Editor: Development agencies appear to be putting more focus on infrastructure in the developing world in recent years. What has been driving that trend?
Trevor Davies: In the 1980s, infrastructure development was a significant priority for European aid and development agencies, particularly hard infrastructure such as roads, dams and power stations. But they quickly realized that many of the recipient countries weren't in a position to operate and maintain the projects, so there was a bit of a refocusing towards issues that develop human capital instead; education, health, gender equality and so on. This led to a more 'hands off' approach to infrastructure in the 90s that prioritized private investment in the sector. Today, however, there is broad recognition within the main European agencies of the virtuous relationship between economic development and infrastructure, and that has evolved into a more balanced approach between capacity building and infrastructure development.
Timothy Stiles: The US has seen a similar metamorphosis over the past few decades. We see some of that in the establishment of the Millennium Challenge Corporation (MCC) that is primarily focused on infrastructure development, where USAID has traditionally been focused on human and health services. Of course, the MCC has a number of criteria that recipient countries must meet in terms of rule of law, human rights and health which effectively means that it is active in far fewer countries than USAID is at the moment. For better or for worse, I also think part of the trend on both sides of the Atlantic has been towards projects that demonstrate value to the donor country's tax payers which is often easier to do with power plants and bridges than it is with mosquito nets and gender equality initiatives.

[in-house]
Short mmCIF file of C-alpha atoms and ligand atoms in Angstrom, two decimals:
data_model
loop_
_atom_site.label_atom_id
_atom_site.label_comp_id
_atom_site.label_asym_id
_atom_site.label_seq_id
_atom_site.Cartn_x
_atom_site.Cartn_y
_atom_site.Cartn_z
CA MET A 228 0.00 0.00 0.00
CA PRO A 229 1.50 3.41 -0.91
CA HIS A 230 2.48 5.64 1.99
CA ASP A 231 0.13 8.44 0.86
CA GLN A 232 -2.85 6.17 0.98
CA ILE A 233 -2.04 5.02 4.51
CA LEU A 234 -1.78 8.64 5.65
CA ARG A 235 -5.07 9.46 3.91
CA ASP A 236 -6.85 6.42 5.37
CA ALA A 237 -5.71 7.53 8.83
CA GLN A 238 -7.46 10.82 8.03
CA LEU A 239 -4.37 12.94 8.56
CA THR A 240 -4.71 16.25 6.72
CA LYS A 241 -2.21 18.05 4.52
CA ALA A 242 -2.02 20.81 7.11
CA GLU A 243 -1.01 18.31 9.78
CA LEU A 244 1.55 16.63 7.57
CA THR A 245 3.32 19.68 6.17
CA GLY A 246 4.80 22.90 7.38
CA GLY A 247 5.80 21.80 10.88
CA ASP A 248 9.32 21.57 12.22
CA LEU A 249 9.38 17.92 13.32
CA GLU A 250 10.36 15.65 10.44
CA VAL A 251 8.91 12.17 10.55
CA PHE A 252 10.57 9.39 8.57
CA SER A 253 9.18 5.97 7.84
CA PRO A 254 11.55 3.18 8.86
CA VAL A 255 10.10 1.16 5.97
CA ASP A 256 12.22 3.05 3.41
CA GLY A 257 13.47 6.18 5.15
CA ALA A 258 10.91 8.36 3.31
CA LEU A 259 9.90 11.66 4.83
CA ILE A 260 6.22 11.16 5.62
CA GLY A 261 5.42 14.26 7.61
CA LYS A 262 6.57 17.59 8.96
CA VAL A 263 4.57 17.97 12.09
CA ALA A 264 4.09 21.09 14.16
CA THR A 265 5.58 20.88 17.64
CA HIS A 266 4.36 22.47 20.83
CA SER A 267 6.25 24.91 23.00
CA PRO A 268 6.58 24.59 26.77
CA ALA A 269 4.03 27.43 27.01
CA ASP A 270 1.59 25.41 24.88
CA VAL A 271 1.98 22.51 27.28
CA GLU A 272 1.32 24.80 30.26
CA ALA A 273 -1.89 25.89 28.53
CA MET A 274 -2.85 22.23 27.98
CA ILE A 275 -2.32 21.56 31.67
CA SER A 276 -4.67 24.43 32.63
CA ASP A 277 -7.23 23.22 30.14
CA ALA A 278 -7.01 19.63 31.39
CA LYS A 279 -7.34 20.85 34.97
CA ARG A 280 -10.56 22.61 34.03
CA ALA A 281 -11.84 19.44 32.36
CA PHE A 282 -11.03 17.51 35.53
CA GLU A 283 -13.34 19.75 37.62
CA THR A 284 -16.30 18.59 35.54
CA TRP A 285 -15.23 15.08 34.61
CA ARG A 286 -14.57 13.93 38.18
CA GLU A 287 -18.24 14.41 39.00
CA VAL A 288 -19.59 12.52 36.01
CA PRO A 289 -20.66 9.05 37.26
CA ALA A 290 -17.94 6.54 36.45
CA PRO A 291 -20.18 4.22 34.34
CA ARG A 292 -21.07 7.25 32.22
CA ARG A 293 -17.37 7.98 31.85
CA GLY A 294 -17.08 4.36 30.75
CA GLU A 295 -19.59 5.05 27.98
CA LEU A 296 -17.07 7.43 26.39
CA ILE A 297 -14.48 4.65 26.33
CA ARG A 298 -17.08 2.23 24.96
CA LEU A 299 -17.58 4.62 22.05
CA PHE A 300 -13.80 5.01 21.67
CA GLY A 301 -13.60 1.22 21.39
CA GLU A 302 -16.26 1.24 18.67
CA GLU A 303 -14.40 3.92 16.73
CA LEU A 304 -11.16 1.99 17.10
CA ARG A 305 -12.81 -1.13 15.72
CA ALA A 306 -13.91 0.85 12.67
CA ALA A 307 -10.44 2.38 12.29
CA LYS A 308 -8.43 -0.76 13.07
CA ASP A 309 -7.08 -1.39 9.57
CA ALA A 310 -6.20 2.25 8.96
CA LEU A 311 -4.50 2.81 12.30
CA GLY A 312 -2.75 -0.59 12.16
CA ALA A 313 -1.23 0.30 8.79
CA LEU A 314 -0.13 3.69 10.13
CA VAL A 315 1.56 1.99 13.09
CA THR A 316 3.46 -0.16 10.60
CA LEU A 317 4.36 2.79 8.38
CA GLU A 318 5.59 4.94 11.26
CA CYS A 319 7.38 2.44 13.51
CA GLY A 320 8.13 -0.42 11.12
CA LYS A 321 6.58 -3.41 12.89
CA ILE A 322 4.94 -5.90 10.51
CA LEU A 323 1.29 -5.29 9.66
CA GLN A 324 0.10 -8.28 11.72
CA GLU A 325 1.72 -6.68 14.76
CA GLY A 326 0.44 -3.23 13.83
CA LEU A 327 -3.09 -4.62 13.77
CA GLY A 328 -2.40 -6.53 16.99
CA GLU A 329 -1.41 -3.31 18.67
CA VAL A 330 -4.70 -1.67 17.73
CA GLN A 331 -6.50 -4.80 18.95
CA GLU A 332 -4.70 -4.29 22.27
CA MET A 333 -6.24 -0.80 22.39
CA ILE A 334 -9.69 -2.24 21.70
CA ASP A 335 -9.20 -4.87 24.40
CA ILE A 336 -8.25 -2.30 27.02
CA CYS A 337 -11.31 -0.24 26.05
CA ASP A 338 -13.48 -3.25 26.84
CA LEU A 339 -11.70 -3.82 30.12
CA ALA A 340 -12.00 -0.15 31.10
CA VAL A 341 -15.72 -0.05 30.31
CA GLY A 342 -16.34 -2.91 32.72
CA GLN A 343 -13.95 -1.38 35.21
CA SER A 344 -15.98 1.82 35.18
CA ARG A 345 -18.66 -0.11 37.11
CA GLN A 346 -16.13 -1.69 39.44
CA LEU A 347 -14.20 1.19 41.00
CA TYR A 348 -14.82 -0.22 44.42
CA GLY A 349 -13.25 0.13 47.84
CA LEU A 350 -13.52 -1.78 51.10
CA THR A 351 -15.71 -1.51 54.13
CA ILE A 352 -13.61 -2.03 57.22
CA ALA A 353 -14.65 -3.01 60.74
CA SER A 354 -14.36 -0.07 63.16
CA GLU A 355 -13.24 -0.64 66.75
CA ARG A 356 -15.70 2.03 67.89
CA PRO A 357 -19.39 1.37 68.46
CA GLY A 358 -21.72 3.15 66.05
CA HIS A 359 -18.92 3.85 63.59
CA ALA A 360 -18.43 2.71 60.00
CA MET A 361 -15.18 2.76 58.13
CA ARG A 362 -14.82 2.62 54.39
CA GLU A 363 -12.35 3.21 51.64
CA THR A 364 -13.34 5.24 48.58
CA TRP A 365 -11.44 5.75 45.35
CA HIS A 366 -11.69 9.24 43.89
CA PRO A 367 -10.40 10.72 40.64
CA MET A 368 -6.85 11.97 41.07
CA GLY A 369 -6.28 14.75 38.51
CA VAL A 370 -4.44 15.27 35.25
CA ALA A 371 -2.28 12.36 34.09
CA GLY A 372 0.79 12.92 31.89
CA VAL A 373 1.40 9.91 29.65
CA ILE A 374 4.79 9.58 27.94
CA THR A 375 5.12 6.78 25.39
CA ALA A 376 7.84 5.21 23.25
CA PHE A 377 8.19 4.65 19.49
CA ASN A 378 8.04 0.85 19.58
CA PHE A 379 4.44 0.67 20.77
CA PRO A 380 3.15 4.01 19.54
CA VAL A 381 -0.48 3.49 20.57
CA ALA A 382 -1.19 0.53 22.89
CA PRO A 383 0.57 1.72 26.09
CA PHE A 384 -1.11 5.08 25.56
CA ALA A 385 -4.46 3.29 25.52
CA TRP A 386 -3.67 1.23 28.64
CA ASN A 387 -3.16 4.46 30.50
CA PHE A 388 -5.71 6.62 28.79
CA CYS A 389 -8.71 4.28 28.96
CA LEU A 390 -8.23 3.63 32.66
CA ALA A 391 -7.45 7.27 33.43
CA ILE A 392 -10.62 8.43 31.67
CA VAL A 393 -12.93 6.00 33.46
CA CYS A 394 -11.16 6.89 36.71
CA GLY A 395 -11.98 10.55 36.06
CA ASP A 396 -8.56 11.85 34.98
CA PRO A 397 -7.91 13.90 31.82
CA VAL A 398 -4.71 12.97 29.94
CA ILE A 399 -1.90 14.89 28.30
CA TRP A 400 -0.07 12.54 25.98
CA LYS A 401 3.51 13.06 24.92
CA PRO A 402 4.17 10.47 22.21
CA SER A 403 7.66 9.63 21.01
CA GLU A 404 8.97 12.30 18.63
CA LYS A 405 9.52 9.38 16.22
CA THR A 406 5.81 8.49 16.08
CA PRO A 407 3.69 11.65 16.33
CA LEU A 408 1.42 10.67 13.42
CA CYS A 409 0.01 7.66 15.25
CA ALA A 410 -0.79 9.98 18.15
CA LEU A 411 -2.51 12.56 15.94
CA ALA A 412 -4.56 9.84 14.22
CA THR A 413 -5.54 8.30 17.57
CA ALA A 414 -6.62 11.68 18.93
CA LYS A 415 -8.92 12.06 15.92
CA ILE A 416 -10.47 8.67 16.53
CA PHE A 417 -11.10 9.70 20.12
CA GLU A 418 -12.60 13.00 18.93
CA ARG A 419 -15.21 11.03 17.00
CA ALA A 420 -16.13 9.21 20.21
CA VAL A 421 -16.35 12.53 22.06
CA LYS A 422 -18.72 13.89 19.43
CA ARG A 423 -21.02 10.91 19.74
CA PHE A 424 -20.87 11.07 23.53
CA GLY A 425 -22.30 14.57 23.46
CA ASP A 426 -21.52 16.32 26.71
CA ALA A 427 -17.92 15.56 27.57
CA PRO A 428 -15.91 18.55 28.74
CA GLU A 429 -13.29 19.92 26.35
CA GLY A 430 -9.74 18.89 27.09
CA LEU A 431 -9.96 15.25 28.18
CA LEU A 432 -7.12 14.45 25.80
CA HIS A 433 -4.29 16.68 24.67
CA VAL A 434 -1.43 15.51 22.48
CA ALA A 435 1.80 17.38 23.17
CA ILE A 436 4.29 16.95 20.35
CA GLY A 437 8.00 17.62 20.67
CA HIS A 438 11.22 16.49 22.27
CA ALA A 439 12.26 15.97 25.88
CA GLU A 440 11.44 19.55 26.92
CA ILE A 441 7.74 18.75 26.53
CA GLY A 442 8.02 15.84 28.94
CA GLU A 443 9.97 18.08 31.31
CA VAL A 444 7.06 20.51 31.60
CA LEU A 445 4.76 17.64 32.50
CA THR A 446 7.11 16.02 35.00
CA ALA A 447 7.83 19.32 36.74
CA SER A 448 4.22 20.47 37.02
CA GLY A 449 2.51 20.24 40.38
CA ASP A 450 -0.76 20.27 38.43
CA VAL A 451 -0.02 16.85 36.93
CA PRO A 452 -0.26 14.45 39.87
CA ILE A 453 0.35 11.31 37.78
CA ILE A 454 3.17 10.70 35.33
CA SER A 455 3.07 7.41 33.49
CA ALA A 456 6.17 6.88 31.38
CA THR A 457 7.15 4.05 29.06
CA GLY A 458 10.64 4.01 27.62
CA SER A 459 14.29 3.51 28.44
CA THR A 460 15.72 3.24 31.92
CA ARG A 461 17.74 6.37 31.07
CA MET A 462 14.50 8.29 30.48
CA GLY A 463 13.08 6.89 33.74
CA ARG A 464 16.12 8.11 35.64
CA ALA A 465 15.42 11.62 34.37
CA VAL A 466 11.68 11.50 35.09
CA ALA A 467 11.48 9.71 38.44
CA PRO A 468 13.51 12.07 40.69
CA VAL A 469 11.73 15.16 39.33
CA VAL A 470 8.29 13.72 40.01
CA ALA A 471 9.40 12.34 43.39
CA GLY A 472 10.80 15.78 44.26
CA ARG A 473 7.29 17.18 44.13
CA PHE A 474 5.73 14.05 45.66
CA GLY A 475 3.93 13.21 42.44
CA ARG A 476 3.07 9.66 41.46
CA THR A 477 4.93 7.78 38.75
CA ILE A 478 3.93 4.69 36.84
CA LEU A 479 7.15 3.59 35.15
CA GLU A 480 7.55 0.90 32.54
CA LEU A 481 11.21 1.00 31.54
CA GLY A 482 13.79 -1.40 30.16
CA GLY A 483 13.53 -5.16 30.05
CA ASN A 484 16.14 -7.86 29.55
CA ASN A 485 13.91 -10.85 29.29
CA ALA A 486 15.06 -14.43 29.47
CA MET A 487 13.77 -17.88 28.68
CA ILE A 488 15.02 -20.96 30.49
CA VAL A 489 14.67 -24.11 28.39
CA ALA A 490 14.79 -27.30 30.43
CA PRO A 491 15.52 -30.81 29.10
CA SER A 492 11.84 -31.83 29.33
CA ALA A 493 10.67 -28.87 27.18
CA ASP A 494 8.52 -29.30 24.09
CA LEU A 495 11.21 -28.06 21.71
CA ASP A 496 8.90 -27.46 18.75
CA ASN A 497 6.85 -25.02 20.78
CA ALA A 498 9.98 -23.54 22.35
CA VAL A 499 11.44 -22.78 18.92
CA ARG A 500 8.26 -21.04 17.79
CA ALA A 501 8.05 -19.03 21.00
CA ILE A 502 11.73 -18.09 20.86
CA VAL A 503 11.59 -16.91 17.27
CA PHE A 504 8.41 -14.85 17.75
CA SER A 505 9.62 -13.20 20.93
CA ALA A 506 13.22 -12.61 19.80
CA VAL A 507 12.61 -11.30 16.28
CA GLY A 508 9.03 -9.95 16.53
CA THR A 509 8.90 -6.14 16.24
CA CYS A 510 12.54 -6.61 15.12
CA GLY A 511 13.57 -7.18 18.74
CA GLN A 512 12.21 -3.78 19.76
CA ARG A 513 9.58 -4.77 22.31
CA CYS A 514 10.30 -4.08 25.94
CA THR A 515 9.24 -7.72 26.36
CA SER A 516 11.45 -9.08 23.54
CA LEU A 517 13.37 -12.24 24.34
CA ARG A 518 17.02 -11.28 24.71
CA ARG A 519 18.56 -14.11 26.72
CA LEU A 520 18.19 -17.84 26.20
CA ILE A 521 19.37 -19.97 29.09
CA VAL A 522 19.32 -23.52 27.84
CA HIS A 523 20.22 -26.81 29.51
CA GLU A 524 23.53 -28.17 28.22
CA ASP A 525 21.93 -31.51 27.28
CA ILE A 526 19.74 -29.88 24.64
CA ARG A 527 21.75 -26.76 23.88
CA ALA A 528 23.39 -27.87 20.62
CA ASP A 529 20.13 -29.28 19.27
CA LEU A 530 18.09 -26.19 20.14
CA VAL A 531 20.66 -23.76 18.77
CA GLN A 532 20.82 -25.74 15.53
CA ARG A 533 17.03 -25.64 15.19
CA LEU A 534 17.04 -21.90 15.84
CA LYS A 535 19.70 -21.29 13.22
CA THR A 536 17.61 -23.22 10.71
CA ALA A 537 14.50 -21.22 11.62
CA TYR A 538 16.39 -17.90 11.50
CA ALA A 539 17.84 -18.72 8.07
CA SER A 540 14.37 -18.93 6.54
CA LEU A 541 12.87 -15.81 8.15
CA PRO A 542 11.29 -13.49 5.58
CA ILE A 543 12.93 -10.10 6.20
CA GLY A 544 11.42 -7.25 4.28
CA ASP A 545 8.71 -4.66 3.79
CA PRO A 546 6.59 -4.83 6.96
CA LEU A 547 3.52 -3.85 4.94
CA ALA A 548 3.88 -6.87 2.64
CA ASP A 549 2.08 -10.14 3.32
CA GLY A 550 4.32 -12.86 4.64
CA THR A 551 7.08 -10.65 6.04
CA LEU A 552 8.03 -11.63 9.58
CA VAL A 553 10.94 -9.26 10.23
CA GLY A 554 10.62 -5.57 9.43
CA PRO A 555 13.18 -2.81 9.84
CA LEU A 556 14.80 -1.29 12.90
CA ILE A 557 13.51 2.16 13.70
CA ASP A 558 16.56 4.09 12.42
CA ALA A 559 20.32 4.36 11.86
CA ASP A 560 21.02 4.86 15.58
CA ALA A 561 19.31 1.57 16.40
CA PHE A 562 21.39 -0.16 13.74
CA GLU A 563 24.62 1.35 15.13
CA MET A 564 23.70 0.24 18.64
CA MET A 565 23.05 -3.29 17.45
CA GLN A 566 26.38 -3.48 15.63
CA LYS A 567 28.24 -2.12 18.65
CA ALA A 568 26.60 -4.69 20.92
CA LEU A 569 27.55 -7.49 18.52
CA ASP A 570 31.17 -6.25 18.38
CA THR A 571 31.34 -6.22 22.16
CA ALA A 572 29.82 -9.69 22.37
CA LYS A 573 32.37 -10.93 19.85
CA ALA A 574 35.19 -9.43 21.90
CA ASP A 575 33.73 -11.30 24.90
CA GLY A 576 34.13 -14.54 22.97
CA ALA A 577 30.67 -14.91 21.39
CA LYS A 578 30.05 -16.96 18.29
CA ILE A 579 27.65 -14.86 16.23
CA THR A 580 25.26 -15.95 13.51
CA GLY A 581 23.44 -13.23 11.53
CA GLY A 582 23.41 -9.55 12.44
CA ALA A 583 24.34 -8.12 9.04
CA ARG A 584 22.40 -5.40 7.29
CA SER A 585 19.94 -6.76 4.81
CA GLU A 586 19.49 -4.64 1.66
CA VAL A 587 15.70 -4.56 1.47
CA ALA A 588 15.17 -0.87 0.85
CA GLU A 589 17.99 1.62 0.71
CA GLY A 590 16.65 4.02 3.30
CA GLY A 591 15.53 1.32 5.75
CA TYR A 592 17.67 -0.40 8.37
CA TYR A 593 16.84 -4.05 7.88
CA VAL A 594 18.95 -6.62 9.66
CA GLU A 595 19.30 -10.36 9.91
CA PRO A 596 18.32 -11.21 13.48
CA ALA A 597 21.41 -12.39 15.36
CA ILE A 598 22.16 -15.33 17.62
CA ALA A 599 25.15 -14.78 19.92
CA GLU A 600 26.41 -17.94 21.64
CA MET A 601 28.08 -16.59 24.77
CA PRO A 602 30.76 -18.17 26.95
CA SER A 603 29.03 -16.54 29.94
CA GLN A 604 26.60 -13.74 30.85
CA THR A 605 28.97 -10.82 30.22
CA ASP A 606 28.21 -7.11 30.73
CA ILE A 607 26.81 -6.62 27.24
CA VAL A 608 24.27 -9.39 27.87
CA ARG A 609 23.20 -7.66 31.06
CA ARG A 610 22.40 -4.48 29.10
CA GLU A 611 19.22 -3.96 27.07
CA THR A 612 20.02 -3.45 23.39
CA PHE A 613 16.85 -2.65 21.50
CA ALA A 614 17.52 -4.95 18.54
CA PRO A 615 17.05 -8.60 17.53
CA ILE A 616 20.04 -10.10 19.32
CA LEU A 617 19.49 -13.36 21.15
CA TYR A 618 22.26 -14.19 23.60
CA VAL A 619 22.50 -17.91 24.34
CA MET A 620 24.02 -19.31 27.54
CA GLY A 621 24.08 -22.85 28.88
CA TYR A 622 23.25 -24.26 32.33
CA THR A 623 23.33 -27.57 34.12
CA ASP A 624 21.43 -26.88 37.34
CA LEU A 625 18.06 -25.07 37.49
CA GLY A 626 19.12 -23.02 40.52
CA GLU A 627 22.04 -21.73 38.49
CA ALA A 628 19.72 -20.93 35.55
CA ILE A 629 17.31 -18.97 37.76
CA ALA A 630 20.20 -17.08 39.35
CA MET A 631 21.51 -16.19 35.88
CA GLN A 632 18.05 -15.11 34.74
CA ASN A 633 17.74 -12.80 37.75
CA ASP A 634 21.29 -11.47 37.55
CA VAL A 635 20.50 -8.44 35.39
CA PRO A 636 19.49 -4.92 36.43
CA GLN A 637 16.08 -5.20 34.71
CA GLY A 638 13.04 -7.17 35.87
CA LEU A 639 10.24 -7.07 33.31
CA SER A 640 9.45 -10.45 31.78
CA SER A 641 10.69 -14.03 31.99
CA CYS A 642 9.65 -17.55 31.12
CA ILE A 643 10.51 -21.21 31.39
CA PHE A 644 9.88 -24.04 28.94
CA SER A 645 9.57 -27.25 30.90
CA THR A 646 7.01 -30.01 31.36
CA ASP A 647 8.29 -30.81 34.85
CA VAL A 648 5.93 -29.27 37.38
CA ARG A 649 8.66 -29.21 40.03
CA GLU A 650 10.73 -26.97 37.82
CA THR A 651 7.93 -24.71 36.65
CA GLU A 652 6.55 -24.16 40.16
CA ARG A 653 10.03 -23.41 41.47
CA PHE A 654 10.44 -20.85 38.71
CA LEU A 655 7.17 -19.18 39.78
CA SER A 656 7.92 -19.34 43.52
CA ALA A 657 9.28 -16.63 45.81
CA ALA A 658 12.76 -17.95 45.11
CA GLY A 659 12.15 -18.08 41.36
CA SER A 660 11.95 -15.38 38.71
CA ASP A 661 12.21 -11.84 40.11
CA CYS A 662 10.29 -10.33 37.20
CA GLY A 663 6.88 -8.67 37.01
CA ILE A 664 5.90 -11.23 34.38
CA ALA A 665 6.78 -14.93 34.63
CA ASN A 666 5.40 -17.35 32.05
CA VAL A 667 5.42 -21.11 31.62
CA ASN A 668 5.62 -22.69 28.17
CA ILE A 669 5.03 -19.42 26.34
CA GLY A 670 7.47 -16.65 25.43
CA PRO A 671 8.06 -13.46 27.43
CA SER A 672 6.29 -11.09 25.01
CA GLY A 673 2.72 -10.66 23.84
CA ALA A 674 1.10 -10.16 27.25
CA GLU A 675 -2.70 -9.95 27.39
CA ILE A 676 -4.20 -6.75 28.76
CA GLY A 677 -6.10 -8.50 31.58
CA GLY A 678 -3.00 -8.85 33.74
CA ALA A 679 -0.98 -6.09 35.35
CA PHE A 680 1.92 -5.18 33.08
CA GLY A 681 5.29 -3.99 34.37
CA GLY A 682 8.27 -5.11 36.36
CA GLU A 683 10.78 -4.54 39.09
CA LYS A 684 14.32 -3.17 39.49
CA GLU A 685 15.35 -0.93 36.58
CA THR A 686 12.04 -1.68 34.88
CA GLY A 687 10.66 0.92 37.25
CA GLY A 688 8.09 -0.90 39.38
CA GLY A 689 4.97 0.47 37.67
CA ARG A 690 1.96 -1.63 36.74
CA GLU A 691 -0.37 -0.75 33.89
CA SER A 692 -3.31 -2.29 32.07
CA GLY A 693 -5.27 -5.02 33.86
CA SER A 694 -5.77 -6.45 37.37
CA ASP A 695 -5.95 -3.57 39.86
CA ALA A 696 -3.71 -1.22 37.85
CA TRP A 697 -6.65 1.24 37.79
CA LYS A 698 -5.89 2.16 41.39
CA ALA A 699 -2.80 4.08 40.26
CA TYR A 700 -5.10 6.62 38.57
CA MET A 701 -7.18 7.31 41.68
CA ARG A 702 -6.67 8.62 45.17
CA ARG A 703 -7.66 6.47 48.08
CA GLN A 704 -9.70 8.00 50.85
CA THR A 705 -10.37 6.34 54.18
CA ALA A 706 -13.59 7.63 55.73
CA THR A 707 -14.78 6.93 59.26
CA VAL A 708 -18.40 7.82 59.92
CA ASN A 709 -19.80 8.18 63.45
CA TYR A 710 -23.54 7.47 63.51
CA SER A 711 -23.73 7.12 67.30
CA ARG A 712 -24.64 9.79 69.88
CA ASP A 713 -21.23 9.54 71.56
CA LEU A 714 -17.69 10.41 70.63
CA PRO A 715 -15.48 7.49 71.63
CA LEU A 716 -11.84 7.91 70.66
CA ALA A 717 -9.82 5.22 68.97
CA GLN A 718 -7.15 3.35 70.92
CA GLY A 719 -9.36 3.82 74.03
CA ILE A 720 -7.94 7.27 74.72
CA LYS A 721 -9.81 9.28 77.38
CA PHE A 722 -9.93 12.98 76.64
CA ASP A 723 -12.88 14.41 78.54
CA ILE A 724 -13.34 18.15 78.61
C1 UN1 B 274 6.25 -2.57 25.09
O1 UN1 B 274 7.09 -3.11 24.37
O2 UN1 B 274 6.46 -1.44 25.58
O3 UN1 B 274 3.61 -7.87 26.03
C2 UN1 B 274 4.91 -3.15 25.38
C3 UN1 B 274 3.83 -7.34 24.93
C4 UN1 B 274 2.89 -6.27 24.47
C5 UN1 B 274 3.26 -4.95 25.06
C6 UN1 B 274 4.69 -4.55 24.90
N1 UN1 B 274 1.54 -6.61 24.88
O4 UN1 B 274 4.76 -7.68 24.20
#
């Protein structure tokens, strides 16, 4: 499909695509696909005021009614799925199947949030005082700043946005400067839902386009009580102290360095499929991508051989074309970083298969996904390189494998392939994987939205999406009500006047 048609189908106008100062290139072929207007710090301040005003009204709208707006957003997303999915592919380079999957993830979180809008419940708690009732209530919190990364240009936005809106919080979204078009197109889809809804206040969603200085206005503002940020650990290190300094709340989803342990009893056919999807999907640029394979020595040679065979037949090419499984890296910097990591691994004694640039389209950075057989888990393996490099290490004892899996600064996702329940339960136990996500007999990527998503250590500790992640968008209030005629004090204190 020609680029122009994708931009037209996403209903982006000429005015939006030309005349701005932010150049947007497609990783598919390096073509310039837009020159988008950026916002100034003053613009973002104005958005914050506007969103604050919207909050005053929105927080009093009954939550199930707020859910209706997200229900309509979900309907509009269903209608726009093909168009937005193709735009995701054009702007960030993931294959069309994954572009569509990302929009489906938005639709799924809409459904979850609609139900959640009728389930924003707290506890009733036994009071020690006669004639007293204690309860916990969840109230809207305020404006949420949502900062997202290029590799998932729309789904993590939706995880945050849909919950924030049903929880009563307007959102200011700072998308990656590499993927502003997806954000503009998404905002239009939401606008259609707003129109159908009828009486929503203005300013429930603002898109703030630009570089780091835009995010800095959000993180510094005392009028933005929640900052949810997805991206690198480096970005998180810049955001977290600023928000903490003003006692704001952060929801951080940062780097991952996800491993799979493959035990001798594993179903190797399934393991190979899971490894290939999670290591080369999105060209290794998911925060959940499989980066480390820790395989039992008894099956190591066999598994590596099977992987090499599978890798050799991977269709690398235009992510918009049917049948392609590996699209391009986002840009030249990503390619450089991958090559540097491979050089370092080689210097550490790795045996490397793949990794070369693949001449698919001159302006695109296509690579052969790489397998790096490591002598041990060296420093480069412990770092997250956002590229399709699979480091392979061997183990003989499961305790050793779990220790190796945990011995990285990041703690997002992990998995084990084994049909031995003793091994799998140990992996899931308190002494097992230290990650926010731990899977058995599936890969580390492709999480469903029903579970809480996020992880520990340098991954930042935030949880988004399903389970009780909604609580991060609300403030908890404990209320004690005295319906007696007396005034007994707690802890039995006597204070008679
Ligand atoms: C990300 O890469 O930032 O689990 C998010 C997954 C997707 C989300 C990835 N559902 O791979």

Editor: Clearly accountability and transparency have become a major priority for development agencies. How is that translating into policy?
Timothy Stiles: The funding program in the US, and particularly within USAID, is once again leaning towards local ownership of program funding as opposed to using US-based intermediaries. This is going to have a pretty significant impact, not only in the way countries receive funds from USAID, but also in the types of projects that are ultimately pursued. The reality is that some countries, particularly the smaller states in sub-Saharan Africa, may not have the capacity to manage some of the really large-scale projects that are needed like airports or ports. Third parties are going to have to continue to play a role, and accountability and transparency in the way those contracts are procured are going to be increasingly important to both development agencies and the local populations of the recipient countries.
Trevor Davies: That shift is already underway in Europe. There has been a huge emphasis from development agencies recently on ensuring value for money and evaluating the impact of aid expenditure. In the UK, the Independent Commission for Aid Impact has been established to examine that, and of course Sweden has had a similar body running for some time now. But increasingly the question is how donors can work effectively with recipient governments to help them get the most value from their investment and that comes back to capacity building which has been the real focus of donor agencies and countries for the past decade or so.